For most people, travel begins and ends with a holiday; a period of relaxation, of extravagance, a time when you can let your hair down, in all senses of the term. The most common question I come across goes like this:
“You are travelling so much while I am stuck in office. Isn’t it nice to be having fun all the time?”
Answer – Well, yes and no.
Sure, it would be nice to have fun all the time, but you’d later realise that you haven’t moved from your place, haven’t learned anything or grown at all in the last eighty years or so when all you did was have fun. So, yes and no.
BESIDES, travelling is not all fun. And definitely not all the time. The fun that you have in mind is known as “holidaying.”
What travelling is, is an out-of-school educational experience in it’s truest form. Travel forces you to move out of your comfort zones, making you sharper, decisive, independent and a lot more tolerant than you could ever imagine to be.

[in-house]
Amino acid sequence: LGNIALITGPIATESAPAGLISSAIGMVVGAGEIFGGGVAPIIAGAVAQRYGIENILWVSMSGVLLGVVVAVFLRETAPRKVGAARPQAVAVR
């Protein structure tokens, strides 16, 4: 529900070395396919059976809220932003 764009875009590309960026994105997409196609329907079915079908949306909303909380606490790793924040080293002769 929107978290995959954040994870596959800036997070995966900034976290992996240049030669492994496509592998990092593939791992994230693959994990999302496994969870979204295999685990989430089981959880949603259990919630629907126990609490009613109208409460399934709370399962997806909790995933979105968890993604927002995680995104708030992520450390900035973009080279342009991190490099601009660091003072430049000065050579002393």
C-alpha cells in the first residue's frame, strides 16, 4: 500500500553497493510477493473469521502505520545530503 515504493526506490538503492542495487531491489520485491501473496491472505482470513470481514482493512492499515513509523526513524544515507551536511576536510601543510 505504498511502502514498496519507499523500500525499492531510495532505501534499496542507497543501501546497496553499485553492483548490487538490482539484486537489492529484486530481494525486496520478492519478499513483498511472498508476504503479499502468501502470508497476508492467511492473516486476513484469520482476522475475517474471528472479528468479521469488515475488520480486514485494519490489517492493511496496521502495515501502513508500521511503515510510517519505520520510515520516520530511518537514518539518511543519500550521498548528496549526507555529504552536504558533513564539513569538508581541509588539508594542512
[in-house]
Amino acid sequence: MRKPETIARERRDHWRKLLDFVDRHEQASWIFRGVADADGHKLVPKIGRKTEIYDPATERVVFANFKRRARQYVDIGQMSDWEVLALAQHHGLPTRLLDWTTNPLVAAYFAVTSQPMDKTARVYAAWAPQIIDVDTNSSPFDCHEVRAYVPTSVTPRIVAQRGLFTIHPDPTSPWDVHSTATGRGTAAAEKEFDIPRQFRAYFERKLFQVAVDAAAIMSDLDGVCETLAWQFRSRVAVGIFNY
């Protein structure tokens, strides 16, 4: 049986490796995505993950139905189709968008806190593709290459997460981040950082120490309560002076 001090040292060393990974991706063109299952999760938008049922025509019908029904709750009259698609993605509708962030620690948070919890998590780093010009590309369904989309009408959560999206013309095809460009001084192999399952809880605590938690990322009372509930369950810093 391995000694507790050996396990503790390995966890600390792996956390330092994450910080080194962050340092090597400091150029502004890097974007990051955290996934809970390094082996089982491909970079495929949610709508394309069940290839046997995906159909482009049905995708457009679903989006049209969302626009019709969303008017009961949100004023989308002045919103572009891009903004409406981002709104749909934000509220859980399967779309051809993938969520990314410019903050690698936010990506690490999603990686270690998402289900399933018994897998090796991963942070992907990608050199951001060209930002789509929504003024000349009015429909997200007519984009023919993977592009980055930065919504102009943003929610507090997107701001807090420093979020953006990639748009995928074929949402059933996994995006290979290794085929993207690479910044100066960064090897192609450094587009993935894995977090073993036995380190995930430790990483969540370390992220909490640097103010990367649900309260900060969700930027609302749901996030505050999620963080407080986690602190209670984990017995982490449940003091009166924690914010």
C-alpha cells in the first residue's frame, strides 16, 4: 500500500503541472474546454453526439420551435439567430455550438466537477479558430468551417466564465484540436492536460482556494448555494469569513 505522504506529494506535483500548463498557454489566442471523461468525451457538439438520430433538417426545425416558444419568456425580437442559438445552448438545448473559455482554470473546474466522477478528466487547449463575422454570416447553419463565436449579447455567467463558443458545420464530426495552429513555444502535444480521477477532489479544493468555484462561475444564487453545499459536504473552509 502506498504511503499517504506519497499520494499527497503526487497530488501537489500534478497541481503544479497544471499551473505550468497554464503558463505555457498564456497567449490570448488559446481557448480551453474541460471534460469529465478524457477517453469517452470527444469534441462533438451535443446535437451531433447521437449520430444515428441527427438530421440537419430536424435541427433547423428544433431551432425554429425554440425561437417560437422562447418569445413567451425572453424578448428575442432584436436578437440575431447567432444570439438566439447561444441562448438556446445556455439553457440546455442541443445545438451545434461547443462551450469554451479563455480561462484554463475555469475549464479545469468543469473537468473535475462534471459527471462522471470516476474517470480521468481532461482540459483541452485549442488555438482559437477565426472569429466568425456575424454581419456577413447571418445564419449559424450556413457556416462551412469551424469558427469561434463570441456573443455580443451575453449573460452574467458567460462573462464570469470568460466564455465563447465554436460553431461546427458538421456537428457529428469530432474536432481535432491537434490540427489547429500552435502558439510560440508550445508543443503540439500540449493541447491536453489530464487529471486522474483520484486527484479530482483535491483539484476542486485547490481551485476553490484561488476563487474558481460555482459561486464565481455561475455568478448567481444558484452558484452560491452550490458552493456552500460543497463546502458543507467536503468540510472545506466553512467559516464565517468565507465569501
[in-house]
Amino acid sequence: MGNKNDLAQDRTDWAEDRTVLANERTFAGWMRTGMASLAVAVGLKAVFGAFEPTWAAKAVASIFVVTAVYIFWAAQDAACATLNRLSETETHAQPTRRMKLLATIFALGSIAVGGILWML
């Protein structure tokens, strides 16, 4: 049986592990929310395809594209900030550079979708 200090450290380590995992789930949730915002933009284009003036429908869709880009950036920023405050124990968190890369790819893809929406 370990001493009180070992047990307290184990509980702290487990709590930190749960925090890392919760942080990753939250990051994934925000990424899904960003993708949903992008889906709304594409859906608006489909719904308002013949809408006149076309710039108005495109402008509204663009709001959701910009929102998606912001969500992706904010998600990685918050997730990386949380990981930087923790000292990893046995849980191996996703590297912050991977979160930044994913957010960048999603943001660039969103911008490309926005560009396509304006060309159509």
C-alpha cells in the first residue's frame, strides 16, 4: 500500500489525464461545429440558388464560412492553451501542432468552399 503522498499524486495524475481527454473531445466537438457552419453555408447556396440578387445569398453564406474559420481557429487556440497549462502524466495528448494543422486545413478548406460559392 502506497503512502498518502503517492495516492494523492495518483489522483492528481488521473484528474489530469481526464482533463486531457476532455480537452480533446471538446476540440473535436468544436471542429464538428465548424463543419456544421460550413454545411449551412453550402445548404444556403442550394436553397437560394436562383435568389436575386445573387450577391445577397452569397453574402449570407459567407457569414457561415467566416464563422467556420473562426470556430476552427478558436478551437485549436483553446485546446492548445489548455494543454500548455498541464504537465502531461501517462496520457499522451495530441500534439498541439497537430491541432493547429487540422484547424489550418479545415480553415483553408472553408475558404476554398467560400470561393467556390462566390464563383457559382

Travel tests your limits, pushes you beyond them and when you succeed, rewards you with experiences and relationships that stay with you all your life.
Travel shows you that world is a better place, that for one bad person, there are a hundred good ones. It teaches you to trust and be cautious at the same time; to love and be distant simultaneously; to give and to receive with grace; to know what a small place you hold in this world and yet every action of your’s has great consequences.
Anyone who has experienced travel with all its trials and tribulations would know of the joy that comes with expanding limits, the knowledge that comes by opening your heart to the people you meet, and the peace that comes at the end of it.
Photo Details: This picture was taken back in the summer of 2016, somewhere between Manyebhanjang and Tonglu on the India-Nepal Border. Mountains do have a way to make you ponder about everything at a very deep level. Not surprisingly, mountains are also adept at helping you find answers to your own questions.